Friday, April 19, 2024

Should publishers flag replication failures in the same way they flag retractions?

EcologyShould publishers flag replication failures in the same way they flag retractions?

In psychology, published replication attempts have no detectable effect on the rate at which the original paper is cited, whether or not the original result replicated. That’s at least in part because the replications themselves are hardly cited. Andrew Gelman discusses this result, and similar results in other fields. Including discussion of a radical proposal: studies that fail to replicate should be flagged by publishers, just like how retractions are flagged by publishers! Analogous to how the WestLaw database doesn’t just show lawyers all the court cases on issue X, but also indicates which cases have been cited approvingly, affirmed, or overturned in appeals and subsequent cases.

To which: I dunno man.

The analogy to WestLaw is an interesting one that I need to think more about. But right this second, I feel like scientists have to do their job. Which includes knowing the literature. It’s not, and shouldn’t be, up to publishers to know the literature for them.

Plus, are we sure that not knowing the literature is really the problem here? Is “lack of awareness of failed replications” the reason why they’re not cited, and the reason why the original studies continue to be cited? I kind of doubt it.

Which brings me to my next thought: I want to know more about how the original studies are cited, before I get too worked up about the lack of effect of replication failures on their citation rates. For instance, in ecology, Joe Connell’s original 1978 Science paper coining the intermediate disturbance hypothesis still gets cited a ton, even though the IDH hasn’t stood up to empirical or theoretical scrutiny (Fox 2013). But almost all of those citations these days are either from obscure journals, or else they’re throwaway, “fill in the box” citations from papers that often aren’t even about the intermediate disturbance hypothesis. I’m not too bothered that refutations of the IDH haven’t filtered down to obscure journals, and haven’t stopped people from using Connell (1978) as a throwaway citation. This is very much in contrast to citations in court decisions. In court decisions, AFAIK there’s no equivalent of the sorts of throwaway citations that comprise a decent fraction of all the citations in any given ecology paper.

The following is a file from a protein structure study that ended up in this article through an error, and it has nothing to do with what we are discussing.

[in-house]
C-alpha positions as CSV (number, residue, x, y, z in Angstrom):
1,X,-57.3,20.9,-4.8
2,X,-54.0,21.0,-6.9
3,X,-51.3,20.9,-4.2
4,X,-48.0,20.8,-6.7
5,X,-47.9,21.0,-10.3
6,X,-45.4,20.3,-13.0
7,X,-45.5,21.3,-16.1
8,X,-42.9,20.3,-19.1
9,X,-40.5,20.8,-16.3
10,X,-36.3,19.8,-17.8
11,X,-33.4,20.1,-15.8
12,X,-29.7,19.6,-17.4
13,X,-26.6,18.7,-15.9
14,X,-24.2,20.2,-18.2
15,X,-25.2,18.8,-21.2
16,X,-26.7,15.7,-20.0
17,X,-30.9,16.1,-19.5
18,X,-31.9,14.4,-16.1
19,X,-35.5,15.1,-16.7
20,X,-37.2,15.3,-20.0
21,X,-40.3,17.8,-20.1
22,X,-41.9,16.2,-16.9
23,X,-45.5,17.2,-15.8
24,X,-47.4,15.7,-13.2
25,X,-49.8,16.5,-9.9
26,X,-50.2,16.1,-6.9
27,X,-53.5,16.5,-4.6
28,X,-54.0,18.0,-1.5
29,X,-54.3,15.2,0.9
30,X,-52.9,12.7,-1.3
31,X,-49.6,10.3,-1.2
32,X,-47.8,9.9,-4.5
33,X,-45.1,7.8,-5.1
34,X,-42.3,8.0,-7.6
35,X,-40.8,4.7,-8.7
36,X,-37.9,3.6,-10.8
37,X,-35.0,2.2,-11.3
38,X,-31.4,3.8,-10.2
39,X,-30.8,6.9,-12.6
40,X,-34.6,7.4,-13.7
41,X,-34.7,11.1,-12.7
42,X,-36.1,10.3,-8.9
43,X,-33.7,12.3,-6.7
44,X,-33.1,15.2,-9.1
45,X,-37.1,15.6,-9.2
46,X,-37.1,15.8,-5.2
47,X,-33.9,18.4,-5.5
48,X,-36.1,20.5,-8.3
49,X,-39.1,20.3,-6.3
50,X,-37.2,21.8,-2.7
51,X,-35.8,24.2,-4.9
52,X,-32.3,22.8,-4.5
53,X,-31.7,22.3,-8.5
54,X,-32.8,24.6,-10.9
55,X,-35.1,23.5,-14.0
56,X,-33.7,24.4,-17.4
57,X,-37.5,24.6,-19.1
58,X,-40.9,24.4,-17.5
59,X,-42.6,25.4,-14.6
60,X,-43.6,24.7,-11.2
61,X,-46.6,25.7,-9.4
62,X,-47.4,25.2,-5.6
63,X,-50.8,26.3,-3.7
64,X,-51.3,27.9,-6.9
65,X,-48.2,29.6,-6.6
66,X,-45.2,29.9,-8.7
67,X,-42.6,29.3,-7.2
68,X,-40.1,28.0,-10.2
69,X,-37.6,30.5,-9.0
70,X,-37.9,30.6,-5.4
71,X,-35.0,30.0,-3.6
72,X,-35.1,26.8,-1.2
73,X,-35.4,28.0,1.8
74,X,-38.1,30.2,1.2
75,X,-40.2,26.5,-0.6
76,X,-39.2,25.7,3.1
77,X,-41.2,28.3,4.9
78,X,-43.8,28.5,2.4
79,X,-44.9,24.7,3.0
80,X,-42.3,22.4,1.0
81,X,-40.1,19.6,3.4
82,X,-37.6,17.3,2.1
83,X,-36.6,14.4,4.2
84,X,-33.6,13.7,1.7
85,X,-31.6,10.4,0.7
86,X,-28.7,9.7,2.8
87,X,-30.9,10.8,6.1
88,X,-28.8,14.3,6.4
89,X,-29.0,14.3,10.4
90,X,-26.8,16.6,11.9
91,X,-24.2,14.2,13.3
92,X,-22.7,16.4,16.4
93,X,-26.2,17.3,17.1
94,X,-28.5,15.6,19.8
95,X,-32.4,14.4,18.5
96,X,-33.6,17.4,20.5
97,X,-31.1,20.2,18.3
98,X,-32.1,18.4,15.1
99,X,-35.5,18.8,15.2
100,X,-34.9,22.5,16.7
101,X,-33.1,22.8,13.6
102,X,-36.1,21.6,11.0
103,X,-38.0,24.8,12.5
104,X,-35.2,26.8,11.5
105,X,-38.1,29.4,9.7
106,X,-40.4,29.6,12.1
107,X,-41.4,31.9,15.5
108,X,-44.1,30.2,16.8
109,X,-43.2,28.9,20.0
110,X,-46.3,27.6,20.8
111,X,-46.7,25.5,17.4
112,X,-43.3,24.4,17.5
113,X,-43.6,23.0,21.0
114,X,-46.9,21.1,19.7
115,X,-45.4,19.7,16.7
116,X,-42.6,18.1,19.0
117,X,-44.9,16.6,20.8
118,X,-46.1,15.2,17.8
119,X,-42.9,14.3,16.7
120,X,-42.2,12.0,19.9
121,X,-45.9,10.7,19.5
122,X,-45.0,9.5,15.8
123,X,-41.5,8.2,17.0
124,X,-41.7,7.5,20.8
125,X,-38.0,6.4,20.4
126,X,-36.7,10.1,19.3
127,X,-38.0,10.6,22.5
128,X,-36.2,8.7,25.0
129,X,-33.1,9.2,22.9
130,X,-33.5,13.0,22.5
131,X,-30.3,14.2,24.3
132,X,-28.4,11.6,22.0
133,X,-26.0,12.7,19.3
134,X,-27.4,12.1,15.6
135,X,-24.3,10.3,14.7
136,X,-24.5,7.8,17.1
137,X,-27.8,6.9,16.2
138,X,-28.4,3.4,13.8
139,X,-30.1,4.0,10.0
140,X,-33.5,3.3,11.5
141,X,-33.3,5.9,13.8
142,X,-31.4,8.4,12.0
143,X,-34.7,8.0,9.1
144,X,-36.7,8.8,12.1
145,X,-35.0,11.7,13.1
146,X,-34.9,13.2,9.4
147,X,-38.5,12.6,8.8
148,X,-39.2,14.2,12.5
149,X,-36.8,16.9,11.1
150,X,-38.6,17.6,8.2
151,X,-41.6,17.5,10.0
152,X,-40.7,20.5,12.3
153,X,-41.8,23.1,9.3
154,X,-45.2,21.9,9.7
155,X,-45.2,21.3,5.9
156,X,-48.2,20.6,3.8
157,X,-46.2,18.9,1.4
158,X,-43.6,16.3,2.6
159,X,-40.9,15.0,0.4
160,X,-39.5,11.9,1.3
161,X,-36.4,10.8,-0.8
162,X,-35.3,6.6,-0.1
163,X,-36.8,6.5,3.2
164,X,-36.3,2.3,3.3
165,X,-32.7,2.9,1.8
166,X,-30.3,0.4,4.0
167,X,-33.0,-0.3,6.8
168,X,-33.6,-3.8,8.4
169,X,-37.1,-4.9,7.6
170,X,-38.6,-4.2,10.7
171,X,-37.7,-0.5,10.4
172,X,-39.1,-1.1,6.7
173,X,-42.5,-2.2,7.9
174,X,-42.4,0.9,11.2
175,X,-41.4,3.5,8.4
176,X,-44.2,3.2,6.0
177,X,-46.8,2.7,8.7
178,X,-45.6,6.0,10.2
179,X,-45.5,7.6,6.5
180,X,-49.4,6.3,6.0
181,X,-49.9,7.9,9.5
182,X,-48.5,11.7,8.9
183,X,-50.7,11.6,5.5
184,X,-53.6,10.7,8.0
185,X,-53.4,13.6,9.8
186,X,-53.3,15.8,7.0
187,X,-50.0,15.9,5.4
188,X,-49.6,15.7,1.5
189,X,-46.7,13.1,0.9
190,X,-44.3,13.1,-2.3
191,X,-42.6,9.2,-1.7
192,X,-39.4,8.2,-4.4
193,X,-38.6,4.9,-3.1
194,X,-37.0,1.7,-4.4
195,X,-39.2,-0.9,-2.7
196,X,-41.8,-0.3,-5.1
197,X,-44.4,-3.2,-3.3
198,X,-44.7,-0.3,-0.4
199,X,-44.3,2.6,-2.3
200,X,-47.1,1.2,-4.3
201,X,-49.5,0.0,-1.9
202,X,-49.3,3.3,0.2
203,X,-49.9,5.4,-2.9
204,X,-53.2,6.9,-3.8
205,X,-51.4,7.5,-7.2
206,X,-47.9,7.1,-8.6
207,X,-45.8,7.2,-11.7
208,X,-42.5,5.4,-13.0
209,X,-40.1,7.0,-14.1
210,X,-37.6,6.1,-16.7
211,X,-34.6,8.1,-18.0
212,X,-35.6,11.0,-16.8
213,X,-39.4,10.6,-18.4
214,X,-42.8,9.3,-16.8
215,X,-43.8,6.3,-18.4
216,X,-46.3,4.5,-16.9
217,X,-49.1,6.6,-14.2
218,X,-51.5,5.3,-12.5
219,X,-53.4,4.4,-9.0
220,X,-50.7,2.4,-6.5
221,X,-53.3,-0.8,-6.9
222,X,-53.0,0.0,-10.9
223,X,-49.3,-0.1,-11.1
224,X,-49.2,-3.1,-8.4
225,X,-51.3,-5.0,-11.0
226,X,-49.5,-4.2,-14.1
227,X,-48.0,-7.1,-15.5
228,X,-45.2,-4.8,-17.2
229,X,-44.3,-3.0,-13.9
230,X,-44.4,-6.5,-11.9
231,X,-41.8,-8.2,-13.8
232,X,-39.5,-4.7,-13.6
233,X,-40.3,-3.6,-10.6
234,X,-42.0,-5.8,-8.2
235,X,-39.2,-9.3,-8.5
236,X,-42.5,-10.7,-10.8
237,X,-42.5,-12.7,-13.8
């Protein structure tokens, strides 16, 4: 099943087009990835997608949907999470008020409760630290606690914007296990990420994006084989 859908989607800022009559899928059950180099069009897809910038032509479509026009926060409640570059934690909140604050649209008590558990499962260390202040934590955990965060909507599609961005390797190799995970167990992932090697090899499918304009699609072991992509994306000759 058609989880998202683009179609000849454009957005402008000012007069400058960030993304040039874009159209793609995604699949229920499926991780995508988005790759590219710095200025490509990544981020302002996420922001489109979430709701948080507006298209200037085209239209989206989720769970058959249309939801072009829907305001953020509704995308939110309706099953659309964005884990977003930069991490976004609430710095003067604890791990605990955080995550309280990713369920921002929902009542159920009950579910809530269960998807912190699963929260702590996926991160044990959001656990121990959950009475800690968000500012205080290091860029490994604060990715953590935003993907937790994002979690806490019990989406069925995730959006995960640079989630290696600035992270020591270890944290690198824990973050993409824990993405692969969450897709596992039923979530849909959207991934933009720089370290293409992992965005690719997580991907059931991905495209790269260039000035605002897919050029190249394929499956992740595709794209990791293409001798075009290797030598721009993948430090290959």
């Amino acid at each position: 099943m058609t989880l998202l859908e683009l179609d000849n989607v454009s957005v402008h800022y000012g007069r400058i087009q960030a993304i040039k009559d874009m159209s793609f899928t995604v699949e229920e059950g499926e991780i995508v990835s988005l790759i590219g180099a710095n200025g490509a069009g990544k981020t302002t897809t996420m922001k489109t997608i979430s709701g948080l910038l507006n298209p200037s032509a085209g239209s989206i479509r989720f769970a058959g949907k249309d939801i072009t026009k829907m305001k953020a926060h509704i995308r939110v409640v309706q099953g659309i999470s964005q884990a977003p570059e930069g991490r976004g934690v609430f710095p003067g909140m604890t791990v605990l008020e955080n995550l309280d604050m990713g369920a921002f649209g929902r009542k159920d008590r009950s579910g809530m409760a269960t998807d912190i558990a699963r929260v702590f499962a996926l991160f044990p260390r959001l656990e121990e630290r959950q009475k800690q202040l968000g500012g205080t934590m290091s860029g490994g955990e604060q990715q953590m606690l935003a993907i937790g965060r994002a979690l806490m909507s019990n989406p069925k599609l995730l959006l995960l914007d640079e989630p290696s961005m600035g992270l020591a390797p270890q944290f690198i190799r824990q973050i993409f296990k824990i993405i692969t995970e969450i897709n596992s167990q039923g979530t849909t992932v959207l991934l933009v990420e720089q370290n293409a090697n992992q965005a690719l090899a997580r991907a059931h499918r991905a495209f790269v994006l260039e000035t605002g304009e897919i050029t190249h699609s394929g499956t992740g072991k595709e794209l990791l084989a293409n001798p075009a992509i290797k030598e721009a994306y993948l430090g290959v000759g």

Finally, what exactly counts as a “replication attempt” that publishers ought to flag? Do “conceptual replications” count? Effect sizes in ecology are so heterogeneous (Senior et al. 2016), that I question whether ecology ever has replication attempts that are so exact that they ought to be flagged by publishers in the same way that retractions are flagged. “This study failed to replicate, so you should consider it to be refuted and not cite it, just like how you wouldn’t cite a retracted study” just doesn’t seem like the kind of thing ecologists ever ought to say. You’d end up flagging, and refusing to cite, every study in ecology, including the replications. Again, this seems like a contrast to court cases on WestLaw. There’s no ambiguity as to whether a court decision was overturned or upheld on appeal.

To be clear, I do think that ecologists can and should get better and quicker at abandoning scientific ideas that haven’t panned out, or aren’t likely to pan out. I just don’t think that we’re going to improve on that front by building a search engine or database that automatically flags studies that failed to replicate, however “replicate” is defined. But I could be wrong! Looking forward to hearing what you think.

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